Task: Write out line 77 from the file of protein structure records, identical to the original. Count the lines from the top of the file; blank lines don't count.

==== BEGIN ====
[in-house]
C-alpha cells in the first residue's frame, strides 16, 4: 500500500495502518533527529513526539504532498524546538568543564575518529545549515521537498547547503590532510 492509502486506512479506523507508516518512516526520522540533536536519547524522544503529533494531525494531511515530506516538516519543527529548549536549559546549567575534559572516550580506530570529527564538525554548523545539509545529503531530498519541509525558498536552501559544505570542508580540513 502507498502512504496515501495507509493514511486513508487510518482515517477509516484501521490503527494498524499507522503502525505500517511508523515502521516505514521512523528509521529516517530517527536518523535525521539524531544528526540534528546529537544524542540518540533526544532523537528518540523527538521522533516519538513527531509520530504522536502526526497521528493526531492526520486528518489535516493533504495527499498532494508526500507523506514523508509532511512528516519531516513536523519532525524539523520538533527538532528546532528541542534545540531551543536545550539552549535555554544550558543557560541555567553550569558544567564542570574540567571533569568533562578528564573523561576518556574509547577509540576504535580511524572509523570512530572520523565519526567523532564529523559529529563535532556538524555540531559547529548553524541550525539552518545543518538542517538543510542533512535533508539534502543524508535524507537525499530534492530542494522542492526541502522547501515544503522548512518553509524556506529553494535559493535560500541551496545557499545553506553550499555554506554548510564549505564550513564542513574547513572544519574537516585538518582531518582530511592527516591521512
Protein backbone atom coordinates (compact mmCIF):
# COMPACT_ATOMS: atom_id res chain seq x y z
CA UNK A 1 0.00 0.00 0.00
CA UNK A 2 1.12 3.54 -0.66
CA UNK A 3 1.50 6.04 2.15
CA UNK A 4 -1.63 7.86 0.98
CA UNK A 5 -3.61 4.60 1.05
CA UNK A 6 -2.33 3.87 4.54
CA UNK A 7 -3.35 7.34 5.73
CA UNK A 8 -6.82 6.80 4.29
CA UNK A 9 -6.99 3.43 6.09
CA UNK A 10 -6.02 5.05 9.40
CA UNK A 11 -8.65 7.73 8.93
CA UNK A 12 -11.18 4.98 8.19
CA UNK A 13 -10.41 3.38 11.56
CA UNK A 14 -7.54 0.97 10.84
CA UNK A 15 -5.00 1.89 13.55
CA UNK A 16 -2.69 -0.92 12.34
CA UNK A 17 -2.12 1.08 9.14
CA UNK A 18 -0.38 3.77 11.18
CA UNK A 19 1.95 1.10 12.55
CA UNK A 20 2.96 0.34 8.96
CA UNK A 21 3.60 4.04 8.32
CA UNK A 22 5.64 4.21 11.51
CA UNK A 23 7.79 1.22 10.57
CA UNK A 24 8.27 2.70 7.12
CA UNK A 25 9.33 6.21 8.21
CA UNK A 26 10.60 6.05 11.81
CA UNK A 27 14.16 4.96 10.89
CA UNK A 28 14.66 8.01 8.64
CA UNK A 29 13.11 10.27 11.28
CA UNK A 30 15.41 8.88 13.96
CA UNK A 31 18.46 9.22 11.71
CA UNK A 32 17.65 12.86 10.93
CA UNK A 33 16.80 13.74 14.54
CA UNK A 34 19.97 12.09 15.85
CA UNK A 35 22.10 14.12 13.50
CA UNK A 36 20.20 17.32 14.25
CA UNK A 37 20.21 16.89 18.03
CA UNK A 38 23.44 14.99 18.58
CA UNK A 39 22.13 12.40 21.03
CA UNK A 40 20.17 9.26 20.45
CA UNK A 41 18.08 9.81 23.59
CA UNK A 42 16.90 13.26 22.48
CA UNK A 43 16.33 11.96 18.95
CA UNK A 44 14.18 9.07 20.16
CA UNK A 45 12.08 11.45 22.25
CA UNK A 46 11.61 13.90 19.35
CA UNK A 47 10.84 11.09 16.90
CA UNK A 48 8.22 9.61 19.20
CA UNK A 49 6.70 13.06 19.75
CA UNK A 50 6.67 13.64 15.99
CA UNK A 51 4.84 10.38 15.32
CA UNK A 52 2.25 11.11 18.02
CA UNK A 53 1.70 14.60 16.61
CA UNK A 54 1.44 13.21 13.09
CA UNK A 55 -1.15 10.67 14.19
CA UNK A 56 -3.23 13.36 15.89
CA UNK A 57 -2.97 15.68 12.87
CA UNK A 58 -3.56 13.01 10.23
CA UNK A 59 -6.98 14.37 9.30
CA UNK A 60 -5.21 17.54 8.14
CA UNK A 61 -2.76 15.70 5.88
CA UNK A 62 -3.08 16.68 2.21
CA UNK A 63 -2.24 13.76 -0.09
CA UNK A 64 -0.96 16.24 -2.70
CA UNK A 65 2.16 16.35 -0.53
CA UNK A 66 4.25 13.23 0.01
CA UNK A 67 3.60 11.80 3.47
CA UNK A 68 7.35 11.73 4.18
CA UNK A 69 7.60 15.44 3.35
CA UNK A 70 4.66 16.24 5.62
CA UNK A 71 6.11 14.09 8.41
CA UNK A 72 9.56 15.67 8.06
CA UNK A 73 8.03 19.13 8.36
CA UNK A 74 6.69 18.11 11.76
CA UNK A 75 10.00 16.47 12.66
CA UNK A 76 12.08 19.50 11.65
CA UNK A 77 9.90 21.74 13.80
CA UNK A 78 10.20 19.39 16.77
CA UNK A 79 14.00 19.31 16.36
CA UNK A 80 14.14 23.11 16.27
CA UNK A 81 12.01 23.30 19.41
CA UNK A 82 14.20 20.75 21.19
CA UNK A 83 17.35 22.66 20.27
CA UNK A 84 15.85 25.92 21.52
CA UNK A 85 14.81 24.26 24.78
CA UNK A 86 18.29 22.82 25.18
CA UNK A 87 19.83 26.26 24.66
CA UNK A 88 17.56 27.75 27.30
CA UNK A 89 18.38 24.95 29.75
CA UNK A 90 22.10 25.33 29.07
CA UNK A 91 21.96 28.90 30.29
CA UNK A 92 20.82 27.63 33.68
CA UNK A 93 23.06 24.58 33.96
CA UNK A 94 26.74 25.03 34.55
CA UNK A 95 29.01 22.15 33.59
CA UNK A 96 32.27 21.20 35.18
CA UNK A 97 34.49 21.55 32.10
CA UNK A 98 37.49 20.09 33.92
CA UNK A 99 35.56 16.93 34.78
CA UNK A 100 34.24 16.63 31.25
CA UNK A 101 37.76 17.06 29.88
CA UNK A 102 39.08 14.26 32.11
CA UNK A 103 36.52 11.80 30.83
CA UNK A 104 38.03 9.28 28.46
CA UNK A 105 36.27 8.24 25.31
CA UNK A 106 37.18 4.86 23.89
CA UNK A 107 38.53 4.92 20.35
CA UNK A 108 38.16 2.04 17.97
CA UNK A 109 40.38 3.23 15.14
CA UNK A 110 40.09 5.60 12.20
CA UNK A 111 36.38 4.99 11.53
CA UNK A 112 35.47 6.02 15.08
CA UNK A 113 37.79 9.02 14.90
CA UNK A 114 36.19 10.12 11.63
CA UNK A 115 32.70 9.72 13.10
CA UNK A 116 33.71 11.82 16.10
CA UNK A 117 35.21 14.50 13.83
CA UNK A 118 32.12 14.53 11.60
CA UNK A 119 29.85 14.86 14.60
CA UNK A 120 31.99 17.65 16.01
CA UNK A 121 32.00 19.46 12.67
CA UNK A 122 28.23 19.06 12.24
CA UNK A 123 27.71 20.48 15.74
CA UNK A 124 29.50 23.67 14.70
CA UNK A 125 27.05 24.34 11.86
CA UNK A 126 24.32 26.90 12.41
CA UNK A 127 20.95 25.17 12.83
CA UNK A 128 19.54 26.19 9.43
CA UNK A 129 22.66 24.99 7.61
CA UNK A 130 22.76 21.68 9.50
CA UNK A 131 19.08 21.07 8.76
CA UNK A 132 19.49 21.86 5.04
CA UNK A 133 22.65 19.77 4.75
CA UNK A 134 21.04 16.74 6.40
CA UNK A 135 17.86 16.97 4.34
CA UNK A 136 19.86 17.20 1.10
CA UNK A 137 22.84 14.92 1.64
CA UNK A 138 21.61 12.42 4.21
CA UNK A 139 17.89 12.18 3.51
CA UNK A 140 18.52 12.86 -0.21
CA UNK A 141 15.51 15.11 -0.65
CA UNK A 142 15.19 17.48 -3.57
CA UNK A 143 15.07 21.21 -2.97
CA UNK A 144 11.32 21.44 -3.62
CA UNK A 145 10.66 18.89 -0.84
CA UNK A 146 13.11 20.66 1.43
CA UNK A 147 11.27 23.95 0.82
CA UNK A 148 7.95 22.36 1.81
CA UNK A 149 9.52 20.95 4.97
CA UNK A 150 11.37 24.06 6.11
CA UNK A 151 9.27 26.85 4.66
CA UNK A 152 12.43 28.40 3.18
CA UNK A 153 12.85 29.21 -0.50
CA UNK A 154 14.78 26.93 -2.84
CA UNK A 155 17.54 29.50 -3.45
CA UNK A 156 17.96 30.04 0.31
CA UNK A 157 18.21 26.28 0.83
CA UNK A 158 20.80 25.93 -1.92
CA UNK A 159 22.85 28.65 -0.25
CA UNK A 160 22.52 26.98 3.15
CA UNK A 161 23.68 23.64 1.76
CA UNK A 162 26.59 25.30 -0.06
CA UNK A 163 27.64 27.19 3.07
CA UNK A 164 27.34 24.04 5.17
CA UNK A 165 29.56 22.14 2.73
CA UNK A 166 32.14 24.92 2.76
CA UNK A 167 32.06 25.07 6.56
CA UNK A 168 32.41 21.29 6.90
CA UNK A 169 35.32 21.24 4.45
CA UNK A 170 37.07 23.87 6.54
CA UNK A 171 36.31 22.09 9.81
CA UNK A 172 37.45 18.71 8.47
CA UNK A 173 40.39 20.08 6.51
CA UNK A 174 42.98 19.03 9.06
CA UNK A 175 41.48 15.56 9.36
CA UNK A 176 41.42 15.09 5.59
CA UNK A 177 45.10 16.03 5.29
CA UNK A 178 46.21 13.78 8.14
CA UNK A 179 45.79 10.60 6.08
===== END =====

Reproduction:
CA UNK A 73 8.03 19.13 8.36